Hospice Palliative Home Care in Canada: A Progress Report

by Jean Bacon

May 1, 2008
This report is a snapshot of hospice palliative home care services available to Canadians in 2008. The information refers only to hospice palliative care services provided in the home. Other settings where Canadians die -- in hospital, long-term care homes and hospices, and on the street -- are equally important but were not covered in this survey.
  • Most Canadians who are nearing end of life would prefer to die at home surrounded by family and friends. Yet almost 60% of Canadian deaths occur in a hospital. This gap can be explained, in part, by the variability in the hospice palliative care services provided at home in different jurisdictions.
  • No more than 37% of Canadians who are dying have access to adequate hospice palliative care.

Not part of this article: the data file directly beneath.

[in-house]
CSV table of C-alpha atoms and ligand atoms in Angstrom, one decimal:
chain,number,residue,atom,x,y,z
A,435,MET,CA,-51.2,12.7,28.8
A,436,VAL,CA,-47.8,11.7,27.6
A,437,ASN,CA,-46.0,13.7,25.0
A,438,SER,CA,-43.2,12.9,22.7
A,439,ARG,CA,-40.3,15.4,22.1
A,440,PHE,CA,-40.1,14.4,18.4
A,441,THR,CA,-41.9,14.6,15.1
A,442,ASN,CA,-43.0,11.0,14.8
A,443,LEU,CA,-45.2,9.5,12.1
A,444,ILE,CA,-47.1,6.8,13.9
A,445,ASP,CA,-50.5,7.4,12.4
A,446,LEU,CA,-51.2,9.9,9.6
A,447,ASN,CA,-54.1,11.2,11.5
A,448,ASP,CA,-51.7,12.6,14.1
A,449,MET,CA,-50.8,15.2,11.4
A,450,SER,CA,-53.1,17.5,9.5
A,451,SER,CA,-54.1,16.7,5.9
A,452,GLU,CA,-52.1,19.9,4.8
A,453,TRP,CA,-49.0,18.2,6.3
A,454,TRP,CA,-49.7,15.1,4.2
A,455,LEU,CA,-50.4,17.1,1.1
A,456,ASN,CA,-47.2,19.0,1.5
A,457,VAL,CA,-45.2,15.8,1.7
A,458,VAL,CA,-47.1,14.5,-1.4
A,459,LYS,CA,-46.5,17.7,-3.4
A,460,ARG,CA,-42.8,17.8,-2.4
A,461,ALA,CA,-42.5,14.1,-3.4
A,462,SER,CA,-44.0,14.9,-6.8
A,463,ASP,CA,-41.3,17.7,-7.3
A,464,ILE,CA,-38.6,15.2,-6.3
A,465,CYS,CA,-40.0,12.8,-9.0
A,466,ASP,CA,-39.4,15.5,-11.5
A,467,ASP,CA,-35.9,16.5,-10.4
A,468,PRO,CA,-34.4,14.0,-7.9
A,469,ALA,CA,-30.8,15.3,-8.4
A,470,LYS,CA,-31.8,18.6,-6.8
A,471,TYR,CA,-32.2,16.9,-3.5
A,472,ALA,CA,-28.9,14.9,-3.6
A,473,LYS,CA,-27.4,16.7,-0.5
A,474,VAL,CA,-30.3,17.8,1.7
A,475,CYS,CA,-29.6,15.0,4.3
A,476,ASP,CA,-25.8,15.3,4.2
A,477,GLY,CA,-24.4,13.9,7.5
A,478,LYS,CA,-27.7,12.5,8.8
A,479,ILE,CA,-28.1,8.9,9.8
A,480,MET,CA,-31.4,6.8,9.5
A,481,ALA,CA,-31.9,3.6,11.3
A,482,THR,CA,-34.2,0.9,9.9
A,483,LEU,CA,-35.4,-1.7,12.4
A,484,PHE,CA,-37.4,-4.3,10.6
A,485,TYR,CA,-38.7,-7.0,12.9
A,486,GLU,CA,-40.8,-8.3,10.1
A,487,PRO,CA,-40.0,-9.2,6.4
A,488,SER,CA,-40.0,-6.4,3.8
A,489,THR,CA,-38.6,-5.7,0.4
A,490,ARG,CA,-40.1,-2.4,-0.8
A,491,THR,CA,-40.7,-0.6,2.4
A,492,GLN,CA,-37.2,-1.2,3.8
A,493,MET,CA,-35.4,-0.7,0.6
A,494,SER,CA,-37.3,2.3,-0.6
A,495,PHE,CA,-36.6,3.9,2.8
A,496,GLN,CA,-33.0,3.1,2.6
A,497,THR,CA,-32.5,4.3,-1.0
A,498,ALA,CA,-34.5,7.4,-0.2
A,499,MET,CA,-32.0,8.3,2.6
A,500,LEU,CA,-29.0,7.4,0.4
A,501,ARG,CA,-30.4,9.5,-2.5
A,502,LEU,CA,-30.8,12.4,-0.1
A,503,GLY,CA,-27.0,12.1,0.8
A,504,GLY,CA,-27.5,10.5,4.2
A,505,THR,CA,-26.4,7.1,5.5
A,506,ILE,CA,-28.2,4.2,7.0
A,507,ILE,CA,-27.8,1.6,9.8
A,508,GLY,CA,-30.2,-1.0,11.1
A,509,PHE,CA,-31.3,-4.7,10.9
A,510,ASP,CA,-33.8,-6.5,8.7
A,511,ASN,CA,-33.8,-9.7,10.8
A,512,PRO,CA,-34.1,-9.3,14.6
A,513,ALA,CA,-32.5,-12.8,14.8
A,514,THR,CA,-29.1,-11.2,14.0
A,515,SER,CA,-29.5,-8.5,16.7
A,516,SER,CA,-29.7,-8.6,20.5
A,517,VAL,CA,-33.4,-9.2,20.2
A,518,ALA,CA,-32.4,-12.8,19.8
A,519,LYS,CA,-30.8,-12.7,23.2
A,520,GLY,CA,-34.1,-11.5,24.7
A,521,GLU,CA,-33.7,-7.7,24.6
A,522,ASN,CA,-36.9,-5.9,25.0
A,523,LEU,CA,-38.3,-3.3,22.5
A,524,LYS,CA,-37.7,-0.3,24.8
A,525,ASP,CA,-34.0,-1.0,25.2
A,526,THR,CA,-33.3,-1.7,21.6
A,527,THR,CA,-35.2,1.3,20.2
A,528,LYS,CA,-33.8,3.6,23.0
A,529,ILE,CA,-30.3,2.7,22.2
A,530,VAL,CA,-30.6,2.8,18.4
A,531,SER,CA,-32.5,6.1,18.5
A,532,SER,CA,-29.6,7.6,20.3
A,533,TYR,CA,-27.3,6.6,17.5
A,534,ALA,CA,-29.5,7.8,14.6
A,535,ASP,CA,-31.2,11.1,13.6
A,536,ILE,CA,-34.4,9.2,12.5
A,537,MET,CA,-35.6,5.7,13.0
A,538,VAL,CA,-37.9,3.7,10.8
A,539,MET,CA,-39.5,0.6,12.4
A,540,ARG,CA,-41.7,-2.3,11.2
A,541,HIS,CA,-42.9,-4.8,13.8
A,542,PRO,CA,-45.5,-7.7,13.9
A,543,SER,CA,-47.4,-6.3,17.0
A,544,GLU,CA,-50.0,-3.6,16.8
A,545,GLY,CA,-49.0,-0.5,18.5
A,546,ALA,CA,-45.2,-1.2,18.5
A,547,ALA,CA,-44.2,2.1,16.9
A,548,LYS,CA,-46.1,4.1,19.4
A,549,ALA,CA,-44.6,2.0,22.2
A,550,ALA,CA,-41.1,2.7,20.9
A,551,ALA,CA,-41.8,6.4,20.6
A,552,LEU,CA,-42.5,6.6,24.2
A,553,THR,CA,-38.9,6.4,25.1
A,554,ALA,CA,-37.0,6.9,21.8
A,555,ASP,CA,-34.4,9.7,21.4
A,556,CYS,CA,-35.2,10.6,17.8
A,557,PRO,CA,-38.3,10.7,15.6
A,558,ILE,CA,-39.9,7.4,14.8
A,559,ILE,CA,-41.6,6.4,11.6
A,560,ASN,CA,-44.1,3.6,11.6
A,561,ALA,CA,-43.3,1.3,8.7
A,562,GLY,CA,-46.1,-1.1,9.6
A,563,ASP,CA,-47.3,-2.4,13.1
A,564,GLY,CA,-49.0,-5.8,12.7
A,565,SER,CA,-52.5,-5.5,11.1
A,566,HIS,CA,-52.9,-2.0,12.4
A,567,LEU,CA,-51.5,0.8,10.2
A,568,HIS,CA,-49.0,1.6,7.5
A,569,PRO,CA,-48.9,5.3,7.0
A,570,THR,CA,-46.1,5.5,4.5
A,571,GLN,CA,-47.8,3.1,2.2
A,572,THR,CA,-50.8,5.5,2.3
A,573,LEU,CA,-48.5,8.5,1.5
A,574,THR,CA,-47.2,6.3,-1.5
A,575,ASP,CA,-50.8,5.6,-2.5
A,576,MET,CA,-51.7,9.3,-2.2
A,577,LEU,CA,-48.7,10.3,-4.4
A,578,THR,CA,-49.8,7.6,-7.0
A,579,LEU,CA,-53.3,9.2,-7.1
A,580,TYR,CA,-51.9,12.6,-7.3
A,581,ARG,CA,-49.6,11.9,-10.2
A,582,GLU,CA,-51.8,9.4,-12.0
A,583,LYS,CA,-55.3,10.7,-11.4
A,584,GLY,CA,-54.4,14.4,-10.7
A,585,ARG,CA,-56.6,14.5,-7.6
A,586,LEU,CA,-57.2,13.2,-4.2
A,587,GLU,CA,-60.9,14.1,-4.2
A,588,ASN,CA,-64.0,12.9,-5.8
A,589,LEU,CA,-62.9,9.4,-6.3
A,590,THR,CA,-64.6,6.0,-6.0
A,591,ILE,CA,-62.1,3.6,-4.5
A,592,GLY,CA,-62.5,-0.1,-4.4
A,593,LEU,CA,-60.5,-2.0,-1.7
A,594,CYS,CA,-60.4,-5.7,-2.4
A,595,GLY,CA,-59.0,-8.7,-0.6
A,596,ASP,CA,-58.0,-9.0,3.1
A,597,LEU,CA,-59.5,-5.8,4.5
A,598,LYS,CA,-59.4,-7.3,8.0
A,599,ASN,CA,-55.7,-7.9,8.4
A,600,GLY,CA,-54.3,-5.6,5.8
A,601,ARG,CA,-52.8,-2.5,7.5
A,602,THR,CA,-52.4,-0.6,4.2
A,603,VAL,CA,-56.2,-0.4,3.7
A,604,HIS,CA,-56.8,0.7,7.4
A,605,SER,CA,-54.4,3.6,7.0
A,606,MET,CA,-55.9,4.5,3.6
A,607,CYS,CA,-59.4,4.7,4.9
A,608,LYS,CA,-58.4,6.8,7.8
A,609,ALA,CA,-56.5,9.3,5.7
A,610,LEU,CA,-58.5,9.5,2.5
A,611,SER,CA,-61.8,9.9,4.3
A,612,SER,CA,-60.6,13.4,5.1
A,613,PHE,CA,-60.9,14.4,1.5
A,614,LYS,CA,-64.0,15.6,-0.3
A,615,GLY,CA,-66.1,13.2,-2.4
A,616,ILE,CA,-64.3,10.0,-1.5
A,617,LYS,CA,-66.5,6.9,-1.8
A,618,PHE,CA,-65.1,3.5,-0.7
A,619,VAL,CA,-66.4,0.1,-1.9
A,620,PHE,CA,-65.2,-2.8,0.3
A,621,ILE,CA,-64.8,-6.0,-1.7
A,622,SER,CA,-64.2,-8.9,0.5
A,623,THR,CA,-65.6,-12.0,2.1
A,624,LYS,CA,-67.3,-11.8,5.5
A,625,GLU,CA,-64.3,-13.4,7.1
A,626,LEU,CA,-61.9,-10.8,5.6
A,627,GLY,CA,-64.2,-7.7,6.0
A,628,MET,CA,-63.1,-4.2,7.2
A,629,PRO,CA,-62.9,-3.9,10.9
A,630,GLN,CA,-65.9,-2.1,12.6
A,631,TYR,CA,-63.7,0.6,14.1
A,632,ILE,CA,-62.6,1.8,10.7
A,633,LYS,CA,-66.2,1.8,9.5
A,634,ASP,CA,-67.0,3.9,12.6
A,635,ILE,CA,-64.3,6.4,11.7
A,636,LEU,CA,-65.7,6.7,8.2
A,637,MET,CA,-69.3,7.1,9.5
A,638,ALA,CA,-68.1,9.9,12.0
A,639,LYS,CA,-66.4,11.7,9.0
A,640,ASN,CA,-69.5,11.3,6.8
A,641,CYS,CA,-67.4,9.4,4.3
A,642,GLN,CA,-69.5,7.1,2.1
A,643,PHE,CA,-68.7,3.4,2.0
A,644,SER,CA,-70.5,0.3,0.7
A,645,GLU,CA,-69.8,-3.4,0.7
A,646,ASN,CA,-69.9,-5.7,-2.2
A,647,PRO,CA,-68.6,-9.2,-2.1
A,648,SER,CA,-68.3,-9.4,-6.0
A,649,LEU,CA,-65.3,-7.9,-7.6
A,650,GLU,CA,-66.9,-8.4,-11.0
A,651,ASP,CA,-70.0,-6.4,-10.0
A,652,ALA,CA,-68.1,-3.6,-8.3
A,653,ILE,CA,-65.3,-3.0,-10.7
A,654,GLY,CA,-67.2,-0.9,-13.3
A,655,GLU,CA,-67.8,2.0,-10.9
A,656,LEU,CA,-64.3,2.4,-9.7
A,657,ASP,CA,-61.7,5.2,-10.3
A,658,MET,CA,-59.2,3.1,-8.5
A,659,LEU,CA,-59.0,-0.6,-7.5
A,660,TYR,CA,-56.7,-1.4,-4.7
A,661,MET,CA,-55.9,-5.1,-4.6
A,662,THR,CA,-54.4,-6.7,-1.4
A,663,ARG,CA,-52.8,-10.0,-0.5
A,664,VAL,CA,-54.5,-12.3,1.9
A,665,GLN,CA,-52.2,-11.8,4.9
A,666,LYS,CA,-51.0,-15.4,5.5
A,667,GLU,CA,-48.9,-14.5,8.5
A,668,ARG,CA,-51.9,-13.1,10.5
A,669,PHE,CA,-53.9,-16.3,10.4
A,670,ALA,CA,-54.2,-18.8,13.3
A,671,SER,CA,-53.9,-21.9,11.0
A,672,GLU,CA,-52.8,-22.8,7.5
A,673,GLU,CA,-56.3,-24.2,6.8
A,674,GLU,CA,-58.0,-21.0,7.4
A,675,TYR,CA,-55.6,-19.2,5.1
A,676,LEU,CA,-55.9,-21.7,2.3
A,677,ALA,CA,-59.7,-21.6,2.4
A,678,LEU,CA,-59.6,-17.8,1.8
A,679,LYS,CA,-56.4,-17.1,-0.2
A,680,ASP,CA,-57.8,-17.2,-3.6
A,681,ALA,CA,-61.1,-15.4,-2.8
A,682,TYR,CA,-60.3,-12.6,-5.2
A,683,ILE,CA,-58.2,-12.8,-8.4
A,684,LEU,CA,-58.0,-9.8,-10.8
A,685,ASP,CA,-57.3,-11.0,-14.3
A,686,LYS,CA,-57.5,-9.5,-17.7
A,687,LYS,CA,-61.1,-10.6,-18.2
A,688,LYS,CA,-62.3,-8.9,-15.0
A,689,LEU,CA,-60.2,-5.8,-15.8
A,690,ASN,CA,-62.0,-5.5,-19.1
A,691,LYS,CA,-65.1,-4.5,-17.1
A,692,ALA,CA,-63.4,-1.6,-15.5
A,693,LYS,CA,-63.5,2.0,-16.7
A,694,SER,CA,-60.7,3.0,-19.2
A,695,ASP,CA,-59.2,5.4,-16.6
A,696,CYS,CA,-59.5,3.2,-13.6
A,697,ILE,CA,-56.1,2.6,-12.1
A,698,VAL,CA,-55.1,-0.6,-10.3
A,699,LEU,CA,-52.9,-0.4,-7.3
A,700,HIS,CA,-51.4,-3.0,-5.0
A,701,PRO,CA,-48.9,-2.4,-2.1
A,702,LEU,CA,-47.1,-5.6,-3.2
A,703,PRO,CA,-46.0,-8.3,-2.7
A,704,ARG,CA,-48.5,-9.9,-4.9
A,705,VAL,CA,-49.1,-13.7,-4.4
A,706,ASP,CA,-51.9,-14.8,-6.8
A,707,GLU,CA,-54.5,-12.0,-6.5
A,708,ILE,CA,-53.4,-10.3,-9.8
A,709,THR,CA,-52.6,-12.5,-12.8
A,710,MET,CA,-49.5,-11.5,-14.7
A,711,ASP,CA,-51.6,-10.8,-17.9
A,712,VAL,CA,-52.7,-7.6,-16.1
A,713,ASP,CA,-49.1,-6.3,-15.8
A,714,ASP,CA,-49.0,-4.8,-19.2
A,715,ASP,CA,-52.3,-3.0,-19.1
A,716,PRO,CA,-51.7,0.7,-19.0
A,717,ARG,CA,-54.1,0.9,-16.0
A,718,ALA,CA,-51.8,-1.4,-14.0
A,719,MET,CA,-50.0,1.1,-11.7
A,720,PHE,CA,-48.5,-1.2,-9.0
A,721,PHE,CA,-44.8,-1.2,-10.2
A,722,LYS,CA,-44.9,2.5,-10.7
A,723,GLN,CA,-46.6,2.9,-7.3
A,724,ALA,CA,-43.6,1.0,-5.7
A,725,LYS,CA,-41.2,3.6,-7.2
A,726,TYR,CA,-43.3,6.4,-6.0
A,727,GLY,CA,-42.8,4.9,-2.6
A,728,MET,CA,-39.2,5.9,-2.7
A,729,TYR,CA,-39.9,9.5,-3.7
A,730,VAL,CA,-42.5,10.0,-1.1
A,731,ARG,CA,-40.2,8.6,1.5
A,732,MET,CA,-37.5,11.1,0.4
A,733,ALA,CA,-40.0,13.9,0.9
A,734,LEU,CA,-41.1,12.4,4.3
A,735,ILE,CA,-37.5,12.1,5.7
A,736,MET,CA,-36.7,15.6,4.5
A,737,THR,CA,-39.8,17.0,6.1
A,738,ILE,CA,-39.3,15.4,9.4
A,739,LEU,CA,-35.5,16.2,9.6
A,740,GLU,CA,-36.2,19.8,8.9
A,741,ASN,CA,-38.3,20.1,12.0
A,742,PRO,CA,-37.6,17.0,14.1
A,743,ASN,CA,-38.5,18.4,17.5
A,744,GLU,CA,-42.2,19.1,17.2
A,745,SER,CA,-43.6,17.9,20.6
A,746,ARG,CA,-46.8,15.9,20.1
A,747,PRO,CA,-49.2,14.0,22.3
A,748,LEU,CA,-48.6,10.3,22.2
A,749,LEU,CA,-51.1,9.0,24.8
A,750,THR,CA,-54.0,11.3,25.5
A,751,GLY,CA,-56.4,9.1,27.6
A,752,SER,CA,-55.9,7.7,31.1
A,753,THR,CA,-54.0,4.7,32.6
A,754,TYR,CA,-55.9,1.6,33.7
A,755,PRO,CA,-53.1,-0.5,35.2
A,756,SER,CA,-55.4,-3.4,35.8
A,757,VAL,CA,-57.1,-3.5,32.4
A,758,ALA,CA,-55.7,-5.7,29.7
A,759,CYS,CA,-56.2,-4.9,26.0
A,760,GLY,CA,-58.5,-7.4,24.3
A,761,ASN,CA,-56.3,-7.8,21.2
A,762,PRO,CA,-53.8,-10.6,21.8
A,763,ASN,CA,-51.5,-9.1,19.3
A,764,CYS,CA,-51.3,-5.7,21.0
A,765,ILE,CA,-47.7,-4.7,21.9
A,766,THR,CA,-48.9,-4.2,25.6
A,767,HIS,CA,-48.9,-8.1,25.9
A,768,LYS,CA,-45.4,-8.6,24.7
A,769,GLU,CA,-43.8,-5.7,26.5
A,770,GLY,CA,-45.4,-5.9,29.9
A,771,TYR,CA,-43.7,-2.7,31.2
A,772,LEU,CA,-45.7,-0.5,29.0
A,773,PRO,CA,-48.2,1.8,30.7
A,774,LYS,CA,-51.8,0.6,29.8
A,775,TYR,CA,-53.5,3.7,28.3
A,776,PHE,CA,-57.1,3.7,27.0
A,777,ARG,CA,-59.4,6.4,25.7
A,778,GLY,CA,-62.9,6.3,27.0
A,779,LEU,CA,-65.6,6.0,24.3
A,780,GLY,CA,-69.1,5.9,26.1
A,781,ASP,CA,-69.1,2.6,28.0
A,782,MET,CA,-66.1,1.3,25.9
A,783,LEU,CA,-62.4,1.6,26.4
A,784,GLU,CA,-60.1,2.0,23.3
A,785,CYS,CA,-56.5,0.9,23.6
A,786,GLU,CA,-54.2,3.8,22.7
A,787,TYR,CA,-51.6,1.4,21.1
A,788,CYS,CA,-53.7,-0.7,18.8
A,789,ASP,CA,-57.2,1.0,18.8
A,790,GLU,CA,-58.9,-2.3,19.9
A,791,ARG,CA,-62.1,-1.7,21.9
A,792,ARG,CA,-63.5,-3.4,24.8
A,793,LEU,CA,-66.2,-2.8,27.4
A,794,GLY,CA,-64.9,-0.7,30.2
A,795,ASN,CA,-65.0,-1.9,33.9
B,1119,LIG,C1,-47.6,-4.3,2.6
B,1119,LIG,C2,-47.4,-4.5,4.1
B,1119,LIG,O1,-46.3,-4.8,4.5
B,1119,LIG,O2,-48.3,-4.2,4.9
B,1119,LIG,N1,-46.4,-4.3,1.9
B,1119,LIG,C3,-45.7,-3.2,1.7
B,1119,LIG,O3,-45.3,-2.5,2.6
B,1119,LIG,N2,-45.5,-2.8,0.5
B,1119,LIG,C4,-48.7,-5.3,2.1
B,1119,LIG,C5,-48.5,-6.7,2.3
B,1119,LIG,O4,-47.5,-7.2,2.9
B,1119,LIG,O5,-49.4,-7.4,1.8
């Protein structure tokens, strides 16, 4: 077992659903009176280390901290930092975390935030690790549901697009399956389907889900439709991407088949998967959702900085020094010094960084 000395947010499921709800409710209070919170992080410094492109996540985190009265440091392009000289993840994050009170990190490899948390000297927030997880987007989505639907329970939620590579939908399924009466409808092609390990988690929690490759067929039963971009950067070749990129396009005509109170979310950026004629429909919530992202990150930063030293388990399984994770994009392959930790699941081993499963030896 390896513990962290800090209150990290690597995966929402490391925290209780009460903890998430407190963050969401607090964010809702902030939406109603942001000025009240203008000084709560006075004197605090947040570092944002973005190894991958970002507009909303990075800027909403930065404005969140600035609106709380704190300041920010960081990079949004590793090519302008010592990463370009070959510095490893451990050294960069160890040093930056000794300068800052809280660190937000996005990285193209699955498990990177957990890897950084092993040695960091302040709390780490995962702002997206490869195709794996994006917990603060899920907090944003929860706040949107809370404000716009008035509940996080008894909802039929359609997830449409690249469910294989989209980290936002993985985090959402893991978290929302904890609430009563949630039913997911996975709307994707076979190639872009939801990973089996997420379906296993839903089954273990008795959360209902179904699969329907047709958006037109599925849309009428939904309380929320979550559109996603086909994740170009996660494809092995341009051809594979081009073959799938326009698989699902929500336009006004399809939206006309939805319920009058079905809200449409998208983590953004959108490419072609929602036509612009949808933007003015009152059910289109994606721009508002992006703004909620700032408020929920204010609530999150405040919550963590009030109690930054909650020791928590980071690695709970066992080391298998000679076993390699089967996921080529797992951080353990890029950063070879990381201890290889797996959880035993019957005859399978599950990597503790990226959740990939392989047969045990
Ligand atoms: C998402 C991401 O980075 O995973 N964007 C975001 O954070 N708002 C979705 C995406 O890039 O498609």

• Although many of the right policies and procedures are in place, the number of people who actually receive high quality hospice palliative home care services is still limited by lack of training -- particularly for personal support workers, lack of resources, geography, and restrictive eligibility criteria.
  • People living in urban centres are more likely to receive comprehensive hospice palliative care than those in rural or remote communities.
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